El Segundo Butterfly

Euphilotes battoides allyni


Photo by: Larry Orsak

Photo by: Larry Orsak

Named for the dune system that it inhabits, the El Segundo blue has found its home increasingly coveted by humans. One of the last populations lives adjacent to the Los Angeles International Airport in California. The airport’s construction, oil refining, sand mining and urban development have all claimed large portions of its dune system habitat.

The development threats to the El Segundo blue’s habitat have been largely halted. The butterfly now persists on three fragments of habitat, the L.A. airport site being the largest of these. However, there are other threats, as well. Invasive species out compete the coastal buckwheat (Eriogonum), the butterfly’s host plant, and several of the introduced plants actually act to stabilize the dune system, which inhibits the success of the host plant.


The El Segundo blue is in the family Lycaenidae (gossamer wings). A small butterfly, it is usually less than 2.5 cm (1 in.) across. The dorsal wing coloration is blue, with the males a brighter blue than the females. The ventral side is gray, with bold, square-shaped spots and a series of orange spots on the hindwing that appear merged into a single band of color.

Life History

As with all species in the genus Euphilotes, the El Segundo blue spends virtually its entire life cycle in intimate association with the flowerheads of some species of buckwheat. The El Segundo blue emerges during summer when the flowers of its host plant, seacliff buckwheat (Eriogonum parviflorum), open. The adult life of these butterflies is relatively short, lasting only a few days during which they mate and lay eggs. The eggs hatch within a week or so of their deposition. The larvae feed on the flower heads of the host plant for approximately one month before they molt to their pupal stage. Then when the next summer arrives the cycle begins anew.


The El Segundo blue historically resided in El Segundo sand dunes, whose active area historically covered about 4.5 square miles (1295 hectares, 3200 acres), including interrupted extensions to the north into what is present-day Ocean Park, and southerly to Malaga Cove in Palos Verdes. The butterfly is now restricted to three locations in what is left of those dunes.

Conservation Status

In order to ensure the future of the El Segundo blue, the U.S. Fish and Wildlife Service (USFWS), as well as officials from the L.A. Airport and Standard Oil have undertaken important dune management programs which focus on removing exotic plants and reestablishing the sites’ native vegetation. The Urban Wildlands Group, Inc. is also working at one site.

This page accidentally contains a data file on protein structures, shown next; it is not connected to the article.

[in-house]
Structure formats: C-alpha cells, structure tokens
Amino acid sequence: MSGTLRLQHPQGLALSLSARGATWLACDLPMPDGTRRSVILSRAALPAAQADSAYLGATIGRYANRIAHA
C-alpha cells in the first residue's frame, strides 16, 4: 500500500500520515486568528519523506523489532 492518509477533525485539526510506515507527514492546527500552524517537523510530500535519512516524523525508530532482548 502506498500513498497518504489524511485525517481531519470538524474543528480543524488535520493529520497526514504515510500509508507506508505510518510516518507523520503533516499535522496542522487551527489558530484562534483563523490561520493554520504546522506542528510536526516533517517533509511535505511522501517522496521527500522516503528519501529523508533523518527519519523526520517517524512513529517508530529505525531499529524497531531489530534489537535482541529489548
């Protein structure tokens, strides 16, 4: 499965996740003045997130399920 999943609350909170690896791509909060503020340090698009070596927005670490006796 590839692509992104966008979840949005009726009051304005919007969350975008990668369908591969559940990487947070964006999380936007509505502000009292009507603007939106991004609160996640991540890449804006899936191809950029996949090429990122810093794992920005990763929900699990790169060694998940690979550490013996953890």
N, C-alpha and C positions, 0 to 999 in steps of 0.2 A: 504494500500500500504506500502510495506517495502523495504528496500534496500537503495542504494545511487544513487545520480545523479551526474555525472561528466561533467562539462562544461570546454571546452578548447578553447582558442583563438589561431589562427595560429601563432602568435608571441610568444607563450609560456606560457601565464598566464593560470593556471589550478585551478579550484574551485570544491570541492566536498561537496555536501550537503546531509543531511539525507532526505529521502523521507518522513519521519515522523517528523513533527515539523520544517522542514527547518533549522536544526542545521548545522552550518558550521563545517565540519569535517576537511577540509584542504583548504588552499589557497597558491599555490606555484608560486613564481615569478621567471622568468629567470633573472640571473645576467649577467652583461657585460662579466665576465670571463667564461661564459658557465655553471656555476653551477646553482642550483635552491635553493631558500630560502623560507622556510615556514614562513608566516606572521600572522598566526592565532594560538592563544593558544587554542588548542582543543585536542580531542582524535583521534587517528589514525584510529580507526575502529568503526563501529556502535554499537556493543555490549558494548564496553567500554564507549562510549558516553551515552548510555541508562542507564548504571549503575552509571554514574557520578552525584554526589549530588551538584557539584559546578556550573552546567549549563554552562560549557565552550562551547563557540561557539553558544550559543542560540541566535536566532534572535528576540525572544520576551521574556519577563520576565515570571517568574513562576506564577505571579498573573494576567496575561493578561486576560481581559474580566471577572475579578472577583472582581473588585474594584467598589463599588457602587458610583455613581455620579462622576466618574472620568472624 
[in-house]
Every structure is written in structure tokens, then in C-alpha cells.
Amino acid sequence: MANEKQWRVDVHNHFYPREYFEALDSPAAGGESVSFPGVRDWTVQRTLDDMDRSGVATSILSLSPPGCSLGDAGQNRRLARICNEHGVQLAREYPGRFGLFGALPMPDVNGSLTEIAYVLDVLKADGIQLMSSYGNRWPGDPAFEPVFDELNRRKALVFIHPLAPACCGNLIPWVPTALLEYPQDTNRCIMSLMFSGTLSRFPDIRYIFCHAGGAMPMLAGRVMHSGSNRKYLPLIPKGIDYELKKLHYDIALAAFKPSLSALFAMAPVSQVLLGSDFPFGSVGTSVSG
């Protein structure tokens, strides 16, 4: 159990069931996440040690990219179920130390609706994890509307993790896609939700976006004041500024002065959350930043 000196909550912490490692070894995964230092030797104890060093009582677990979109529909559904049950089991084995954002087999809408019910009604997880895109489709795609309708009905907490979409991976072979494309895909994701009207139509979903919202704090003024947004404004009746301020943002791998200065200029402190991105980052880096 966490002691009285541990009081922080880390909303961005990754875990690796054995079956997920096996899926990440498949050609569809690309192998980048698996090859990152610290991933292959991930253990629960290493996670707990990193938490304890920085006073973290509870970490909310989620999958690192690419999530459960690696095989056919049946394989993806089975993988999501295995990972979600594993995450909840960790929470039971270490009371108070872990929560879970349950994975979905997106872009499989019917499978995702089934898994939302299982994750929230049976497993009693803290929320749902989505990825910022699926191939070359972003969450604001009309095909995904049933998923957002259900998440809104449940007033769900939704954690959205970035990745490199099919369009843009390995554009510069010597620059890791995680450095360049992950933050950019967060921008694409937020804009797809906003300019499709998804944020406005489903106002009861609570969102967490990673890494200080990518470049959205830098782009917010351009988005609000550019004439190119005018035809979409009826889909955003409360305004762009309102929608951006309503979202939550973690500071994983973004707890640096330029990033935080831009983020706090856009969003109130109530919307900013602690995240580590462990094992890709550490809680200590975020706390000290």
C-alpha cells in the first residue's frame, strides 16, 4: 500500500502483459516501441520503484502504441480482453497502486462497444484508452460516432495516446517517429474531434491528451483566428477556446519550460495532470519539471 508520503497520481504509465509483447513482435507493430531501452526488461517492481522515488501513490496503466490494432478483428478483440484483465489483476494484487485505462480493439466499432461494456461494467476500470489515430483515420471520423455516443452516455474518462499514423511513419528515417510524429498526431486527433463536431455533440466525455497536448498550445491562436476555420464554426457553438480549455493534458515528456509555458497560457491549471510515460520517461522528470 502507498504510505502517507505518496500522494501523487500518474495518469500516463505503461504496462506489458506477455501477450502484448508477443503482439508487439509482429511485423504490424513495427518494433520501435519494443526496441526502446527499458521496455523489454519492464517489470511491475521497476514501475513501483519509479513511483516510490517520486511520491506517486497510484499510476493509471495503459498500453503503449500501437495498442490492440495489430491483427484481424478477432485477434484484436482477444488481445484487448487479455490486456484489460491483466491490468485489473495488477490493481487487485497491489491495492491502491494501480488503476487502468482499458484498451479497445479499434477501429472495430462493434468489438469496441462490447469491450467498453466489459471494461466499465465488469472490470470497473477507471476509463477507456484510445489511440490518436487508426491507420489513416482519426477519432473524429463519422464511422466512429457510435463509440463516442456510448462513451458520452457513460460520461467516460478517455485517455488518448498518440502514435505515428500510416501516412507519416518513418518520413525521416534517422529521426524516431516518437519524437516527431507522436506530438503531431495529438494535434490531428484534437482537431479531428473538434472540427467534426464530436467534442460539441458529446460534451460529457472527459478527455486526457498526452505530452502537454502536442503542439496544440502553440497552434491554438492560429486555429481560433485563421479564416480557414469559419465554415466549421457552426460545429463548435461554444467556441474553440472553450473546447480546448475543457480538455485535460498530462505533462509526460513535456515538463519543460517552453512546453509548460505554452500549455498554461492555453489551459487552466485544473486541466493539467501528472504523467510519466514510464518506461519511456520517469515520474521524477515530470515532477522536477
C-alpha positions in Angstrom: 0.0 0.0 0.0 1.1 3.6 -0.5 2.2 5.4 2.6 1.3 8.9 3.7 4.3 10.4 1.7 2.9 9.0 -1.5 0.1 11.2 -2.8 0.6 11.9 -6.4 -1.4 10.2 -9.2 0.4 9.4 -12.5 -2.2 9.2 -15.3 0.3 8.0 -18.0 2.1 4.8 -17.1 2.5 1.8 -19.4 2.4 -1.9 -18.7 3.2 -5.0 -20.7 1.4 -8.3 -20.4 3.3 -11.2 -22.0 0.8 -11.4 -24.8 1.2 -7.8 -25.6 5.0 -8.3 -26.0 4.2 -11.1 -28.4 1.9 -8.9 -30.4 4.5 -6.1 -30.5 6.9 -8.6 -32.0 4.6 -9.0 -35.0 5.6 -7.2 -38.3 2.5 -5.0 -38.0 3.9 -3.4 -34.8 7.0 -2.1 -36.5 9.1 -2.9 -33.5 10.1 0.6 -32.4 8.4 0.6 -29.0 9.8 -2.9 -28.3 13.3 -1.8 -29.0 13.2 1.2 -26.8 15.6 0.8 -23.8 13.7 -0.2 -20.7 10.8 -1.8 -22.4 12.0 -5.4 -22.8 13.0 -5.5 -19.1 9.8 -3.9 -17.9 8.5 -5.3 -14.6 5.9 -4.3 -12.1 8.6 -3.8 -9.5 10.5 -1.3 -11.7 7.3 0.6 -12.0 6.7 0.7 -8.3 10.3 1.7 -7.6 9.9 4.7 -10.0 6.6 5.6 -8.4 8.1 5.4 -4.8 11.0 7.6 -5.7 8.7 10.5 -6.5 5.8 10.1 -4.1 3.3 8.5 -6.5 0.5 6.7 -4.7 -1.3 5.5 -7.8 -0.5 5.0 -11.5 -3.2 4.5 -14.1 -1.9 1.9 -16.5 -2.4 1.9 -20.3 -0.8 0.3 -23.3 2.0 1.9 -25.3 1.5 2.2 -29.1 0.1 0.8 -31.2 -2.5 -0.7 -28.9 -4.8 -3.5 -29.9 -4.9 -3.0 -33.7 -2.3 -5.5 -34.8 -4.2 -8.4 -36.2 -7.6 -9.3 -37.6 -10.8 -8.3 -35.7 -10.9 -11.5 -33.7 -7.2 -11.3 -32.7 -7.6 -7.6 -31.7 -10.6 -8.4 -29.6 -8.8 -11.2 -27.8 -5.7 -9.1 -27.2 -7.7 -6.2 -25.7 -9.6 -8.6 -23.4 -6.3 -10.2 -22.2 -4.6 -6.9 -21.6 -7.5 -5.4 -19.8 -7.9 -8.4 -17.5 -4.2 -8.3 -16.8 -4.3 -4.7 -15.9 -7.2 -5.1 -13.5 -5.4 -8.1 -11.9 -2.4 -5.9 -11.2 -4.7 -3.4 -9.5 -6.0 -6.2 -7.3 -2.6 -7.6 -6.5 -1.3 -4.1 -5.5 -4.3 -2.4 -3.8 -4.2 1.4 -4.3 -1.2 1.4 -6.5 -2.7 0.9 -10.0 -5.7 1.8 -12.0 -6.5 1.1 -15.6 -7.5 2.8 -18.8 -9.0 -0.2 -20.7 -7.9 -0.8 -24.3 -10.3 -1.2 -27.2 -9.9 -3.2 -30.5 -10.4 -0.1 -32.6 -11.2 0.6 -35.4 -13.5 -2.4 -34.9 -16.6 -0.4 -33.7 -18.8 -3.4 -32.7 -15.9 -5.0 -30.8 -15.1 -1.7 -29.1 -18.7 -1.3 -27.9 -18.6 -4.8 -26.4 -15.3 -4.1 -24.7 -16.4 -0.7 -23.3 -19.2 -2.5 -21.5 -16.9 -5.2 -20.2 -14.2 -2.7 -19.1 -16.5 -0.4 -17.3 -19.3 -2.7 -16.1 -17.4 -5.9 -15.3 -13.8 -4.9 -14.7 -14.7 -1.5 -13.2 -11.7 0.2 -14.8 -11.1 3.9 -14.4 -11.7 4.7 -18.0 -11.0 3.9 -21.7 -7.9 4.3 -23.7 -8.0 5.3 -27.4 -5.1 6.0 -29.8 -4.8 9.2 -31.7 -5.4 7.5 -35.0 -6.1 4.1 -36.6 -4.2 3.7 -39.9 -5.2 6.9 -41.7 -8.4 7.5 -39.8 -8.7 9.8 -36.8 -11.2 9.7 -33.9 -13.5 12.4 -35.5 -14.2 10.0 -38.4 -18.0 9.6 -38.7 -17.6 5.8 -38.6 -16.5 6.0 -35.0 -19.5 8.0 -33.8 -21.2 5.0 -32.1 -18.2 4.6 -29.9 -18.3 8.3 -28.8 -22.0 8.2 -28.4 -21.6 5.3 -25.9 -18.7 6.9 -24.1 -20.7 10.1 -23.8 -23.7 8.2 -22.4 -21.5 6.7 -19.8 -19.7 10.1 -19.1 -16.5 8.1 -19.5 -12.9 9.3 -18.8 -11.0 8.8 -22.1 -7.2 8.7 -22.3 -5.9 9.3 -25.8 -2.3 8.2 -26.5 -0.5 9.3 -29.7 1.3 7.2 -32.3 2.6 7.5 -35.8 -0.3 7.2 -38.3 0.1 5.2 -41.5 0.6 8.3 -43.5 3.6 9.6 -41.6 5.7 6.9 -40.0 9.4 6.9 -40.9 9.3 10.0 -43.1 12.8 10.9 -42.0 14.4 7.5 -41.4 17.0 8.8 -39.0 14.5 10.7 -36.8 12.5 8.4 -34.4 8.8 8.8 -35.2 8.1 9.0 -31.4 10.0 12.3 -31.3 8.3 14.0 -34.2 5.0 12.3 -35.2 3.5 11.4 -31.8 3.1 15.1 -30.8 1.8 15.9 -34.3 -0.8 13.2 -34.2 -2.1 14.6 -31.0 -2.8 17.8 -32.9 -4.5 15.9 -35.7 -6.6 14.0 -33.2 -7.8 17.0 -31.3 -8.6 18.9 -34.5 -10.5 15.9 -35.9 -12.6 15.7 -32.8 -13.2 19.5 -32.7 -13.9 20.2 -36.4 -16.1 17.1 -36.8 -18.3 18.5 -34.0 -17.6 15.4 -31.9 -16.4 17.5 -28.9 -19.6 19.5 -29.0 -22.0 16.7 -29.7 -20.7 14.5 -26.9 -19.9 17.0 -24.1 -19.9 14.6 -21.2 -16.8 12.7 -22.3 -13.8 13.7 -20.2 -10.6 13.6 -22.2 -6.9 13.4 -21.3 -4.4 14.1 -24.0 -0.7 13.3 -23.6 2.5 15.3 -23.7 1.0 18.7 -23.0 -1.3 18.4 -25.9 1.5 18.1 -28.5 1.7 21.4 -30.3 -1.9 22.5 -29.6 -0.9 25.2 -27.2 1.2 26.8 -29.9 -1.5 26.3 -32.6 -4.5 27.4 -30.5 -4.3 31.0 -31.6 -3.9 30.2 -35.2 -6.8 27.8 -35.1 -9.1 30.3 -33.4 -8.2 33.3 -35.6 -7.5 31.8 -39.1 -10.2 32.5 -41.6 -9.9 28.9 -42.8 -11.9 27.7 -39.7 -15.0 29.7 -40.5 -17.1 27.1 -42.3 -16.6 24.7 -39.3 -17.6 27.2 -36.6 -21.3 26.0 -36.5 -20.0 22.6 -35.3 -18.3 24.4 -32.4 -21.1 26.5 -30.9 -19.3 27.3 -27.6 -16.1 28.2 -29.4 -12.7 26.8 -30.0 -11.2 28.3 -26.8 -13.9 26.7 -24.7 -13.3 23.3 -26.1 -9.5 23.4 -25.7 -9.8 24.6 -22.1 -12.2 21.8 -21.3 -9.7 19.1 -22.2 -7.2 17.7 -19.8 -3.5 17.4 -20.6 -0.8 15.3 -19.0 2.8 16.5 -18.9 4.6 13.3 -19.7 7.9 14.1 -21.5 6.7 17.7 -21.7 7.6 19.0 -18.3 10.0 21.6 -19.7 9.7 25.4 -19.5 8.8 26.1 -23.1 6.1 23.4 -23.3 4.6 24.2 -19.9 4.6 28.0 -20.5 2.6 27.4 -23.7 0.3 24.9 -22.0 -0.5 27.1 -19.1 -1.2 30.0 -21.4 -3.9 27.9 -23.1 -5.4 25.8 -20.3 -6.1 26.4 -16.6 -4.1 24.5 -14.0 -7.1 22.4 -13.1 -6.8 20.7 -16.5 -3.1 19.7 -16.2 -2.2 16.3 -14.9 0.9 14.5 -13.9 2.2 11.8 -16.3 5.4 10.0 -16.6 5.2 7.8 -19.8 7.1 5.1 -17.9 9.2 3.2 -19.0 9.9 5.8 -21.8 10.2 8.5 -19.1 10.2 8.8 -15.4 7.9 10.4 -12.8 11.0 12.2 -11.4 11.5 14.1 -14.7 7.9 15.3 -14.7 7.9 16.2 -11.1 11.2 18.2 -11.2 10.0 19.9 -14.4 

The butterfly’s populations are considered stable to increasing in two protected reserve areas. In the third occupied area, Malaga Cove, the status is unknown but likely decreasing due to continued degradation of the habitat. The Ballona recovery unit remains unoccupied. Throughout the range of the animal, other suitable habitat areas identified in the recovery plan remain unoccupied.

Conservation Needs

Working with landowners

The Urban Wildlands Group, Inc. has applied to the USFWS for an enhancement of survival permit and safe harbor agreement for approximately two acres of bluff habitat on private property in Los Angeles County, California.


Education sheets available at zoological facilities (e.g. zoos, aquariums, botanical gardens with butterflies, butterfly houses, natural history museums) or events at which BFCI partners participate are a valuable way to disseminate information about imperiled butterflies.

When schools and other youth organizations study biodiversity and species extinctions they typically use examples of charismatic megafauna (e.g. bald eagles) or exotic creatures from the tropics. However, vulnerable species found within the state or ecoregion in which students live provide an excellent opportunity to develop curricular materials with a direct link to the students’ home region. In addition to classroom studies, students may be able to visit sites to see the butterflies, as well as talk to the scientists and land managers involved in the species’ conservation.

Educational activities that school students and community members could do include:

  • studying butterfly (insect) life stages;
  • researching the special habitat needs of the El Segundo blue;
  • corresponding or meeting with the biologists managing current El Segundo blue sites;
  • visiting El Segundo blue sites during adult flight season;
  • visiting captive breeding programs;
  • assisting scientists with on-site habitat management;
  • propagating and growing host plants for planting at butterfly sites or use in captive breeding programs; and
  • writing letters to decision makers to ensure that the El Segundo blue receives adequate resources and protection.